Claims cannot go on forever, and the party must eventually end. Thus, Louisiana claims often have prescriptive periods, the civil law equivalent of statutes-of-limitations.
In the workers’ compensation arena, Louisiana also imposes a duty on employers to pay for necessary medical services of its injured employees while also granting the employer a right to have claimants undergo independent medical examinations. The duty to pay medical benefits is not unending, the Legislature capping the period of time for which payments are due at three years from the last payment of medical benefits. What then, when there are no medical payments made for more than three years save an employer’s payment to a doctor for performing a second medical opinion exam?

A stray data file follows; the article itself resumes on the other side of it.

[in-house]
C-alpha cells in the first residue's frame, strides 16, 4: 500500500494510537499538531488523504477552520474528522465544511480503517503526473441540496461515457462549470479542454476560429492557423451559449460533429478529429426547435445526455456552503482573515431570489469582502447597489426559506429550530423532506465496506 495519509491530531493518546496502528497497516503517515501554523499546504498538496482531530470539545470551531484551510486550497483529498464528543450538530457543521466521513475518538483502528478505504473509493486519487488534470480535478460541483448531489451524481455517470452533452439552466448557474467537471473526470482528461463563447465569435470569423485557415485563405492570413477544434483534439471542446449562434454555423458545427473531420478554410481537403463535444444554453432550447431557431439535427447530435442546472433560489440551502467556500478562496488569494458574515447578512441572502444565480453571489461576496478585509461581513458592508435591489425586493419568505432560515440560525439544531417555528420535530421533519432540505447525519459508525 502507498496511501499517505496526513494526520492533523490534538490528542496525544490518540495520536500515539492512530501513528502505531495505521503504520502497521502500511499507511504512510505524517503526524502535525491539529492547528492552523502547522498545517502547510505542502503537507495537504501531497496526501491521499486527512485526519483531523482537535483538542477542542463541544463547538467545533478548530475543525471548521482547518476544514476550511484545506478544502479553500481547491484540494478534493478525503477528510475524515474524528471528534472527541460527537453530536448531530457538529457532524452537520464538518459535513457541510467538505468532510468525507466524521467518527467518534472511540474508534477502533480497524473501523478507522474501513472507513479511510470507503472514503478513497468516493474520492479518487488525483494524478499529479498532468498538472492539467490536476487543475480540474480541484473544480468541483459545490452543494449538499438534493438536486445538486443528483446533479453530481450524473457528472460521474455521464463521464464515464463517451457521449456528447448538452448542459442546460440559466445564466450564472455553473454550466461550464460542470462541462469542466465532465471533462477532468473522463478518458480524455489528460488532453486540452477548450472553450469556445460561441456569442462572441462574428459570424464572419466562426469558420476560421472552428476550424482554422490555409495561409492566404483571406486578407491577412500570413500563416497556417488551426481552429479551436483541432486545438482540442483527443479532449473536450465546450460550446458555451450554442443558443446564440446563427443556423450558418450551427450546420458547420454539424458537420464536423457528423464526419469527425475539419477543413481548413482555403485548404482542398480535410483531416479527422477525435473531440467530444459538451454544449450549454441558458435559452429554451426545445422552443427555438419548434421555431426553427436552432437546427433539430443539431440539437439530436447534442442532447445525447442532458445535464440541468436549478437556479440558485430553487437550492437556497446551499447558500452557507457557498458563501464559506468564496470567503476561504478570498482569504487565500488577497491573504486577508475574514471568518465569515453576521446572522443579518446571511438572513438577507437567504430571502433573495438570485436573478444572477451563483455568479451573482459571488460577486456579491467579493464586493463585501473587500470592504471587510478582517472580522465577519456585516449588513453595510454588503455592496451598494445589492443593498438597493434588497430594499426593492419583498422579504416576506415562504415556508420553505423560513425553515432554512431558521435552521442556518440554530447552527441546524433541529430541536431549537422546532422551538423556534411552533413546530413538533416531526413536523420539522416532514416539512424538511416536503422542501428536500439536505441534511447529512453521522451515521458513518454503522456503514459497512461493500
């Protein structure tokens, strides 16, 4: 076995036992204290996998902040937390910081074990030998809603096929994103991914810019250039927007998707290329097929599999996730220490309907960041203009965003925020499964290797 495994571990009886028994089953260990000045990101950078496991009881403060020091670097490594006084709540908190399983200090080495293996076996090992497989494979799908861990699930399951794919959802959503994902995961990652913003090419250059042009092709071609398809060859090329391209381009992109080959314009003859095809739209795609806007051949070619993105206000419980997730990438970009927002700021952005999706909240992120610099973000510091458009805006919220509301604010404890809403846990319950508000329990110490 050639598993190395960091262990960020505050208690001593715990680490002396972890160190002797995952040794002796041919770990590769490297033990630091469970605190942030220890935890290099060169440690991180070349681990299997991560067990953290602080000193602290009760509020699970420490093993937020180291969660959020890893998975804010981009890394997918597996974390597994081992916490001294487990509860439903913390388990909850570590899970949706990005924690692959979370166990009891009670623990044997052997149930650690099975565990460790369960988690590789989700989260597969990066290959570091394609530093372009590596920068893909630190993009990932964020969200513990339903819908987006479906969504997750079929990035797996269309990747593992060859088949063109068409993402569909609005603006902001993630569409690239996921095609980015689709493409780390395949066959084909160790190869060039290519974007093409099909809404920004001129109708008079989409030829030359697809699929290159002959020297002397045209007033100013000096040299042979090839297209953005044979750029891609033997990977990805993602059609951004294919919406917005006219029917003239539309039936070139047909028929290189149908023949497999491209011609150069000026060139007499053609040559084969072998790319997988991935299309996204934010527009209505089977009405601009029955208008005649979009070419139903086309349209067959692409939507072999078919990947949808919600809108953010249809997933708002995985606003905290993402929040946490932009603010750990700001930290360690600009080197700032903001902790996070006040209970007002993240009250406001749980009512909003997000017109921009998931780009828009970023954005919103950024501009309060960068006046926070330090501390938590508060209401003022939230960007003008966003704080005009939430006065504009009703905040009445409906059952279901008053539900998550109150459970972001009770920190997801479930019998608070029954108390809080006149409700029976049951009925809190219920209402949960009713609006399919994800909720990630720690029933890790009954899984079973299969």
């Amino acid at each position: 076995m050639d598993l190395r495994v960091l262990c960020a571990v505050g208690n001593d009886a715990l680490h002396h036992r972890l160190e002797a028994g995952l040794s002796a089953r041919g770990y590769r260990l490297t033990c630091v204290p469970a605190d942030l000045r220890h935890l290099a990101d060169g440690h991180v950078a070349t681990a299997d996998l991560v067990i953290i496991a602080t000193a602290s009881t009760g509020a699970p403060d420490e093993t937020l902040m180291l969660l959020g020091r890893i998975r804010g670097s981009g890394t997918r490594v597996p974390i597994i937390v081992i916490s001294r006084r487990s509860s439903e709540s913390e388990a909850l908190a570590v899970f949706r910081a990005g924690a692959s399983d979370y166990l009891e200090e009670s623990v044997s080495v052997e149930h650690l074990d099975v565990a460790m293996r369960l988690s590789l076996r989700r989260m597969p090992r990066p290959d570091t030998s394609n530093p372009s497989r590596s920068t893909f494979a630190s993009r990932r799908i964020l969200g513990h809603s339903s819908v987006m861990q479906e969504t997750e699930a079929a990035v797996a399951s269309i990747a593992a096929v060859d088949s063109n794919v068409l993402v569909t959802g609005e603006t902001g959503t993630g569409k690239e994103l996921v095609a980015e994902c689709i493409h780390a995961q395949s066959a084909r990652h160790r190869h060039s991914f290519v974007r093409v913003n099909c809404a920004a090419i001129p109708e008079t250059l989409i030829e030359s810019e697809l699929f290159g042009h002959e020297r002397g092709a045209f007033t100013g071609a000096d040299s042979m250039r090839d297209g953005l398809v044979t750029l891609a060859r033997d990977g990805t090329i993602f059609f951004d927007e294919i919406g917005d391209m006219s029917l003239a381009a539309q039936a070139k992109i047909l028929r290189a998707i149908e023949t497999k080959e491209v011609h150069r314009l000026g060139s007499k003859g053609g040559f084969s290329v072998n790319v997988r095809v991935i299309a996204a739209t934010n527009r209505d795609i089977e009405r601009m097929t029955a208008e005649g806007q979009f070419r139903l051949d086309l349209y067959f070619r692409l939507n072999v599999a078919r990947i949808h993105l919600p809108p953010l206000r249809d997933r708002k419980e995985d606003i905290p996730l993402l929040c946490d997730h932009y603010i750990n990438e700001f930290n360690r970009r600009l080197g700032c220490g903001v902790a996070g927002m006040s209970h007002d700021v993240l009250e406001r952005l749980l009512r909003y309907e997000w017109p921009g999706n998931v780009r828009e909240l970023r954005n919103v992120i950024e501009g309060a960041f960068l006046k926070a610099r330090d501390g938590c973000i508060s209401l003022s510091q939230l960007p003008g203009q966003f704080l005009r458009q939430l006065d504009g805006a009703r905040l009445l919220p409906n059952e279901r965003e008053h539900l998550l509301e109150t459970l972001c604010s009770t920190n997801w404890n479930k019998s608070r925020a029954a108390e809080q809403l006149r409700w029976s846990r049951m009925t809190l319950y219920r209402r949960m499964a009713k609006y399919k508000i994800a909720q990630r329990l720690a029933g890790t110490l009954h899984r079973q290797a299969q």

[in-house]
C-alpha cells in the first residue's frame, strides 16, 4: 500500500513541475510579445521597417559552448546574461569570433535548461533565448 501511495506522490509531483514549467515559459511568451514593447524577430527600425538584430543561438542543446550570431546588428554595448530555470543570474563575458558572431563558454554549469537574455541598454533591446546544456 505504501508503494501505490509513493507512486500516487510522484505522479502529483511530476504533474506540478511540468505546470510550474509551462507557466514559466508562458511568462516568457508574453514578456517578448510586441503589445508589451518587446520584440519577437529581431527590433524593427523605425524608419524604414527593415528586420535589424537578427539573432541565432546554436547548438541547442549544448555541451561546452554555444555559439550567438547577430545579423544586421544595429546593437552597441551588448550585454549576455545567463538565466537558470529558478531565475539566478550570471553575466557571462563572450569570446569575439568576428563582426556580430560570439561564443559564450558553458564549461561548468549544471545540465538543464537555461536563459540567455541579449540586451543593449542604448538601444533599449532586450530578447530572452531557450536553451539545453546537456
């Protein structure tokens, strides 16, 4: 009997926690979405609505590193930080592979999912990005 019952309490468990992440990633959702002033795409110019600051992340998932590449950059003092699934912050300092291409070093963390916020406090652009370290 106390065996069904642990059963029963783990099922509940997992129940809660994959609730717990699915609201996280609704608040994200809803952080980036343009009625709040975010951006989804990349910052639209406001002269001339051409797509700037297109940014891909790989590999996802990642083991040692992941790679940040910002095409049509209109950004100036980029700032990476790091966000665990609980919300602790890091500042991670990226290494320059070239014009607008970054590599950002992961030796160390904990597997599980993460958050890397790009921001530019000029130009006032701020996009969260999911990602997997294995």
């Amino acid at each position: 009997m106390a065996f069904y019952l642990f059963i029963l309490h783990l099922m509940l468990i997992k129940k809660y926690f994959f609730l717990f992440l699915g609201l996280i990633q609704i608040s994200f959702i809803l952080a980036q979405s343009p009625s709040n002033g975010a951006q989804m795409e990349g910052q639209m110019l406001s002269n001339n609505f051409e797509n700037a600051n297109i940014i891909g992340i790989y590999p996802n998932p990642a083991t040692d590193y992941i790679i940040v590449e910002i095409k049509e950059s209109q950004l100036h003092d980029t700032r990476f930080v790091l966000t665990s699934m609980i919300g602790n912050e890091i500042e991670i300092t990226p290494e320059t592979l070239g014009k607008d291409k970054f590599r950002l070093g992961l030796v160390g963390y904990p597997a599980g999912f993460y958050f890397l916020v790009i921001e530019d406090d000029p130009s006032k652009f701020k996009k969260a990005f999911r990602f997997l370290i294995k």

Louisiana’s First Circuit Court of Appeal answered this question in Kennedy v. Washington/St. Tammany Reg. Med. Ctr., 2015-1099 (La. App. 1st Cir. 4/7/16); 2016 WL 1394541. Claimant brought suit on January 26, 2015 seeking medical payments, penalties, and attorney fees for an on-the-job slip-and-fall injury suffered August 24, 2006. The employer’s insurer had paid medical benefits through February of 2010 when claimant reached maximum medical improvement and paid for x-rays and missed appointments in 2011. When the employer informed the court that it had not paid medical benefits for more than three years before suit was filed, claimant rejoined that the employer had paid for a second medical opinion examination on February 9, 2012. The workers’ compensation judge found that the employer had the better of the argument and sustained the employer’s prescription argument. The court of appeals agreed, finding that payment for the SMO examination was doubtfully for treatment and certainly not necessary.
Accordingly, the only medical benefits payments which can serve to interrupt prescription must be for necessary treatment. If no payments are made for three years, the claim is ended.
Kennedy v. Washington/St. Tammany Reg. Med. Ctr.8